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Strategic Delegation and Non-cooperative International Permit Markets

Wolfgang Habla () and Ralph Winkler ()

No 636, Working Papers in Economics from University of Gothenburg, Department of Economics

Abstract: We analyze a principal-agent relationship in the context of international climate policy in a two-country framework. First, the principals of both countries decide whether to link their domestic emission permit markets to an international market. Second, the principals select agents who then non-cooperatively determine the levels of emission permits. Finally, these permits are traded on domestic or international permit markets. We find that the principals in both countries have an incentive to select agents that care (weakly) less for environmental damages than the principals do themselves. This incentive is more pronounced under international permit markets, particularly for permit sellers, rendering an international market less beneficial to at least one country. Our results may explain why we do not observe international permit markets despite their seemingly favorable characteristics and, more generally, suggest that treating countries as atomistic players may be an oversimplifying assumption when analyzing strategic behavior in international policy making.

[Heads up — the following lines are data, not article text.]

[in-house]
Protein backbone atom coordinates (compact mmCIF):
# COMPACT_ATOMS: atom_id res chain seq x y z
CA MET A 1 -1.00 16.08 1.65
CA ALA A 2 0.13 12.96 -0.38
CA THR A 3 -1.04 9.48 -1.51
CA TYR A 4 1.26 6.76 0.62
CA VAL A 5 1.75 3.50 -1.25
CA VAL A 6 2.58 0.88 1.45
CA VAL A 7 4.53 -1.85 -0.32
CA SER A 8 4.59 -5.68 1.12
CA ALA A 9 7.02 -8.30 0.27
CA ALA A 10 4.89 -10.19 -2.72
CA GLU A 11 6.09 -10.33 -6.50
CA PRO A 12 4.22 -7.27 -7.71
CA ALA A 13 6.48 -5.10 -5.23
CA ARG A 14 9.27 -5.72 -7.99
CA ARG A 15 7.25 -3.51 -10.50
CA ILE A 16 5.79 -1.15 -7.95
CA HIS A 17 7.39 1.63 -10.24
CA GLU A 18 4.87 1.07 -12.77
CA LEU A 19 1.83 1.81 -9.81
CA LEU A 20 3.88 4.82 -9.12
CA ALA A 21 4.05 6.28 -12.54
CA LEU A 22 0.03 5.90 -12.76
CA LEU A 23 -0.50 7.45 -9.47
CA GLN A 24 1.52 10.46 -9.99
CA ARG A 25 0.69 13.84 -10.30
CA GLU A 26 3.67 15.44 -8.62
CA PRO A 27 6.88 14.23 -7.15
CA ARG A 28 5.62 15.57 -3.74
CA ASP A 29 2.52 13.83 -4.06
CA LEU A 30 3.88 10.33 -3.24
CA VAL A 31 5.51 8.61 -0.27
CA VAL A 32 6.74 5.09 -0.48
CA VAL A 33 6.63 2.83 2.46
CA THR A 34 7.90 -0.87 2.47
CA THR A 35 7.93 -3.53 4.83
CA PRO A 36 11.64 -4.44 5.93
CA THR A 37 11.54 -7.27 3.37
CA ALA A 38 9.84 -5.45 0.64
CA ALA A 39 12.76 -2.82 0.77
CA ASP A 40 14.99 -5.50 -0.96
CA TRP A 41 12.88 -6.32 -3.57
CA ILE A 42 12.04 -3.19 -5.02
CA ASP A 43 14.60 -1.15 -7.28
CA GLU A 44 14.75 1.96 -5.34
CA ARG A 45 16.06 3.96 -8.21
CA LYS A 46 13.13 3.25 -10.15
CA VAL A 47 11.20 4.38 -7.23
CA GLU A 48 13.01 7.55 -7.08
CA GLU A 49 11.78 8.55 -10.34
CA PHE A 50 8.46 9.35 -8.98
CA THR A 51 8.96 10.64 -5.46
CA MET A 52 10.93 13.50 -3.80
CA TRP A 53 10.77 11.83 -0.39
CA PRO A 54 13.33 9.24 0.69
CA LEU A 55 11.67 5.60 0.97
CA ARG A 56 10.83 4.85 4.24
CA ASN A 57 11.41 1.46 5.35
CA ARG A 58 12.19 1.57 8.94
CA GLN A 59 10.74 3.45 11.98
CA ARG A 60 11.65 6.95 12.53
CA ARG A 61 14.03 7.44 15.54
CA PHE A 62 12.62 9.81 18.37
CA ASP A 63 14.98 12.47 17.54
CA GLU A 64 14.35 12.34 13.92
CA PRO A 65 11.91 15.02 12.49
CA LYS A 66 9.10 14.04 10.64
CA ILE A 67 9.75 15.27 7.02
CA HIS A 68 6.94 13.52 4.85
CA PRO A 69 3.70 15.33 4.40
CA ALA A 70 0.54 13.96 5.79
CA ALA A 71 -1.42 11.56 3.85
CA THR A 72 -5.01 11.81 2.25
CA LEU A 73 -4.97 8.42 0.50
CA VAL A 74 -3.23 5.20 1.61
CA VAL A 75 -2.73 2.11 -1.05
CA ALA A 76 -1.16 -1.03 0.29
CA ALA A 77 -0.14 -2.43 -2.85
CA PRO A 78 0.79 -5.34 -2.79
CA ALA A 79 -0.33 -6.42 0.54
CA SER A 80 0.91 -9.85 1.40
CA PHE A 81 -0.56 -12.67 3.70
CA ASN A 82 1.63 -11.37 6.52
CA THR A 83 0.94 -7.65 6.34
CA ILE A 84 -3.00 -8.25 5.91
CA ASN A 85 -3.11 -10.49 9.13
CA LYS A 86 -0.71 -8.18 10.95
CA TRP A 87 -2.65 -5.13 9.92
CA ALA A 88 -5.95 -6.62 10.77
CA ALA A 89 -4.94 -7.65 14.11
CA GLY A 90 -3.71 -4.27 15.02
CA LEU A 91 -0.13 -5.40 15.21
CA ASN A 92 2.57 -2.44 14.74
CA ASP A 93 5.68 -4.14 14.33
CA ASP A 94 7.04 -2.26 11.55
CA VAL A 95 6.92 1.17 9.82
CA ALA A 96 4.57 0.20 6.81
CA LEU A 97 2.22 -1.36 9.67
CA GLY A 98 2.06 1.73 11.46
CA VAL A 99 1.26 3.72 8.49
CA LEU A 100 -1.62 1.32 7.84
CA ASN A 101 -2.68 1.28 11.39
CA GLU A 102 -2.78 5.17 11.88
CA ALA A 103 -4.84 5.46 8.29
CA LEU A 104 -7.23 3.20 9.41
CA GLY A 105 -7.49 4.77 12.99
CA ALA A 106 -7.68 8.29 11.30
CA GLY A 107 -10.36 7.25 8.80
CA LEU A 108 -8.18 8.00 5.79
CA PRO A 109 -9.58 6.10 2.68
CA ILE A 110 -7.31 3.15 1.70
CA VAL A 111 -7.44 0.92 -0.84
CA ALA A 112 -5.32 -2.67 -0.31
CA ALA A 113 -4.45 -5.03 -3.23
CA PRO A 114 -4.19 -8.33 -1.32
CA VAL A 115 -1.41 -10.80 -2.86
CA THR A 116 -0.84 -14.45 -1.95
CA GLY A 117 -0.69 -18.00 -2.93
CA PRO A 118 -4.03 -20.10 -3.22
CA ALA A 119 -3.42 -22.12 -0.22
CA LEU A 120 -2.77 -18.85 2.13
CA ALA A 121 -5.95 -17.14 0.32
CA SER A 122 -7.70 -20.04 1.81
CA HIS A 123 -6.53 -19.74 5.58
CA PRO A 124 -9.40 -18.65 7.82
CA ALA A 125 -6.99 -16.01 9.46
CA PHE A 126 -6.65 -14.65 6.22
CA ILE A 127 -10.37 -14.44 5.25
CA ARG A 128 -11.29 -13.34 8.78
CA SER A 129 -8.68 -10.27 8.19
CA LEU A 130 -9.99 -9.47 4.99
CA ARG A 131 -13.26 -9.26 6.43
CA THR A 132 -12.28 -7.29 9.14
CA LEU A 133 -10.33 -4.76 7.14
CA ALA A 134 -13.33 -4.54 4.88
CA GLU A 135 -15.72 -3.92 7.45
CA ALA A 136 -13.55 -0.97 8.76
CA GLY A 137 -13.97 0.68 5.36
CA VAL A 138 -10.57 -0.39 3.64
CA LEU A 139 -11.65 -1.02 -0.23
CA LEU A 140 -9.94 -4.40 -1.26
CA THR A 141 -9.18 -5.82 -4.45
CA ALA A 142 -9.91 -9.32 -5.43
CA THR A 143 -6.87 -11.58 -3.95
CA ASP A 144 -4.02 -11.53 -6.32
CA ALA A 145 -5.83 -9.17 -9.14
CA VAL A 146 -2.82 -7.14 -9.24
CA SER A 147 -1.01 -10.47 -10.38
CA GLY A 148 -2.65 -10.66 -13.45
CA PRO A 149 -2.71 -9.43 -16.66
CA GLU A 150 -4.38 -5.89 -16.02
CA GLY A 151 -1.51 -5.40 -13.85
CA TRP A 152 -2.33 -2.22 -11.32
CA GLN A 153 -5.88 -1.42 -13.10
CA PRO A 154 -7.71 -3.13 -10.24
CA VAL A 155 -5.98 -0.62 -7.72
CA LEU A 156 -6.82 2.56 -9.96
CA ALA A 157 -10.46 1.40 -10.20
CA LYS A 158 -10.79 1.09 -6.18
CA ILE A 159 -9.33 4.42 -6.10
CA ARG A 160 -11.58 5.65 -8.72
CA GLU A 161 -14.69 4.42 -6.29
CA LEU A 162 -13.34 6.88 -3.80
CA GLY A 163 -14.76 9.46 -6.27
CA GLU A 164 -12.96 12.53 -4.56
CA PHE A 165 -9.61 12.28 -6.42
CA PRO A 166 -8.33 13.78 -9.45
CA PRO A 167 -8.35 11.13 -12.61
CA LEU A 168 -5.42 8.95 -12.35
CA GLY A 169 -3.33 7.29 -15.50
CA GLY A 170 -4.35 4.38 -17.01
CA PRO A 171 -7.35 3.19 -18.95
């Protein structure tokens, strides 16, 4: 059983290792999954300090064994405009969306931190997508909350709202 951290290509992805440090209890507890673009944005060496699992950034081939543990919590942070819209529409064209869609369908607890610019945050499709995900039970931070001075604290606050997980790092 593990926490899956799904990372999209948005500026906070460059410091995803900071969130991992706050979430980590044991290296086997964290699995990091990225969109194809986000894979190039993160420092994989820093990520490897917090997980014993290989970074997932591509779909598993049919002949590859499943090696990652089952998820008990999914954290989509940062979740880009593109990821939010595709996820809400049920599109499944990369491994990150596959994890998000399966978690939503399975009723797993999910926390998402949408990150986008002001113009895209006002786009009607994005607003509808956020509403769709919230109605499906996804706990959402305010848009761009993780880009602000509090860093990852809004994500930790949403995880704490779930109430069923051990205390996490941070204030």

Keywords: non-cooperative climate policy; political economy; emissions trading; linking of permit markets; strategic delegation; strategic voting (search for similar items in EconPapers)
JEL-codes: D72 H23 H41 Q54 Q58 (search for similar items in EconPapers)
New Economics Papers: this item is included in nep-ene, nep-env and nep-gth
Date: 2015-11
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